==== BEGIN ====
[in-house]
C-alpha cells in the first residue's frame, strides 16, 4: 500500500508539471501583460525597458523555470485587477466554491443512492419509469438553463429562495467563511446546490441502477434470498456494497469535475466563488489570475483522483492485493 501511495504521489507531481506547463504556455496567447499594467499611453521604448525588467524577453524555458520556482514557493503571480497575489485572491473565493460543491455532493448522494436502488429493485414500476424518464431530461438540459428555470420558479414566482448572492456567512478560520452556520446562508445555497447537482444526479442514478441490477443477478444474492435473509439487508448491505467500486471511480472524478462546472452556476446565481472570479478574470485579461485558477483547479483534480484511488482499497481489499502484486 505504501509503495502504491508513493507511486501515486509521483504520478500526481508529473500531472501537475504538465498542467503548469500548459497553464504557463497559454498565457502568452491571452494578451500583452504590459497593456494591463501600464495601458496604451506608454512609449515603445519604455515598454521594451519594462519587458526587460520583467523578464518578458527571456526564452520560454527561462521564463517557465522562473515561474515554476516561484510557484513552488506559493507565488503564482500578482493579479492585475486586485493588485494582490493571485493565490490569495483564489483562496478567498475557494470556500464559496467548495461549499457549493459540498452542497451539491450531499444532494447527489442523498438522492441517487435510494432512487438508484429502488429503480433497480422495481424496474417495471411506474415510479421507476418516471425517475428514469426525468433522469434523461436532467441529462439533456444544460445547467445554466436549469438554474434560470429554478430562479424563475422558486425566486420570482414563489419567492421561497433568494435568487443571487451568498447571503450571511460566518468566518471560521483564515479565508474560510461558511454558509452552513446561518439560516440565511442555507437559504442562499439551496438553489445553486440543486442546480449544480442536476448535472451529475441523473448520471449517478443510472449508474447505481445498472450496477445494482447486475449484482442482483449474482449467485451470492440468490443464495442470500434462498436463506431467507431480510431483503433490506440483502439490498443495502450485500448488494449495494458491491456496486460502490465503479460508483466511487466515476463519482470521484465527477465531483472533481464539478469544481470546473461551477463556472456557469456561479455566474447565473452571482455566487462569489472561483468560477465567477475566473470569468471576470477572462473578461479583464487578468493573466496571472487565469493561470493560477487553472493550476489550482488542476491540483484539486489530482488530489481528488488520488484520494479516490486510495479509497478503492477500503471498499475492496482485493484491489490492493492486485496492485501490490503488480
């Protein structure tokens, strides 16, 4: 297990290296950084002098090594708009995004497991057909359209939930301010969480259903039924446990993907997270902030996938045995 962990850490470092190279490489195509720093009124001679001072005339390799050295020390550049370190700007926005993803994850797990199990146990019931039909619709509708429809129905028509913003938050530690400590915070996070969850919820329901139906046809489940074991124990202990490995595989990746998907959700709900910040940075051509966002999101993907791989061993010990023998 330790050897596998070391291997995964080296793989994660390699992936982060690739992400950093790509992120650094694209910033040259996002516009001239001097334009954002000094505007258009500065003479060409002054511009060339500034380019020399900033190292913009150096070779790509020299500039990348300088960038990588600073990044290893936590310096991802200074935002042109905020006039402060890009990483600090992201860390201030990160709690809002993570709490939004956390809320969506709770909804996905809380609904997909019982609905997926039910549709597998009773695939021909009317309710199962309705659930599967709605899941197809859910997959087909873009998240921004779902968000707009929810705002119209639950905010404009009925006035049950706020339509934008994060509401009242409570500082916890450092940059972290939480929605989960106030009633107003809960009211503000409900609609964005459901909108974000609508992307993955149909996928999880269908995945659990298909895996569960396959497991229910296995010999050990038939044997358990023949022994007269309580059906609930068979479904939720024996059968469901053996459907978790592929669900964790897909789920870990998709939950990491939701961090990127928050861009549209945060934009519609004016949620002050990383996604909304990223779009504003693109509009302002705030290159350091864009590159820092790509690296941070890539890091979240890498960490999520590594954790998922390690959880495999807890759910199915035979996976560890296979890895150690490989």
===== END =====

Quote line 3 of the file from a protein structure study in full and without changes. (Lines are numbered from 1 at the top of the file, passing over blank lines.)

């Protein structure tokens, strides 16, 4: 297990290296950084002098090594708009995004497991057909359209939930301010969480259903039924446990993907997270902030996938045995 962990850490470092190279490489195509720093009124001679001072005339390799050295020390550049370190700007926005993803994850797990199990146990019931039909619709509708429809129905028509913003938050530690400590915070996070969850919820329901139906046809489940074991124990202990490995595989990746998907959700709900910040940075051509966002999101993907791989061993010990023998 330790050897596998070391291997995964080296793989994660390699992936982060690739992400950093790509992120650094694209910033040259996002516009001239001097334009954002000094505007258009500065003479060409002054511009060339500034380019020399900033190292913009150096070779790509020299500039990348300088960038990588600073990044290893936590310096991802200074935002042109905020006039402060890009990483600090992201860390201030990160709690809002993570709490939004956390809320969506709770909804996905809380609904997909019982609905997926039910549709597998009773695939021909009317309710199962309705659930599967709605899941197809859910997959087909873009998240921004779902968000707009929810705002119209639950905010404009009925006035049950706020339509934008994060509401009242409570500082916890450092940059972290939480929605989960106030009633107003809960009211503000409900609609964005459901909108974000609508992307993955149909996928999880269908995945659990298909895996569960396959497991229910296995010999050990038939044997358990023949022994007269309580059906609930068979479904939720024996059968469901053996459907978790592929669900964790897909789920870990998709939950990491939701961090990127928050861009549209945060934009519609004016949620002050990383996604909304990223779009504003693109509009302002705030290159350091864009590159820092790509690296941070890539890091979240890498960490999520590594954790998922390690959880495999807890759910199915035979996976560890296979890895150690490989």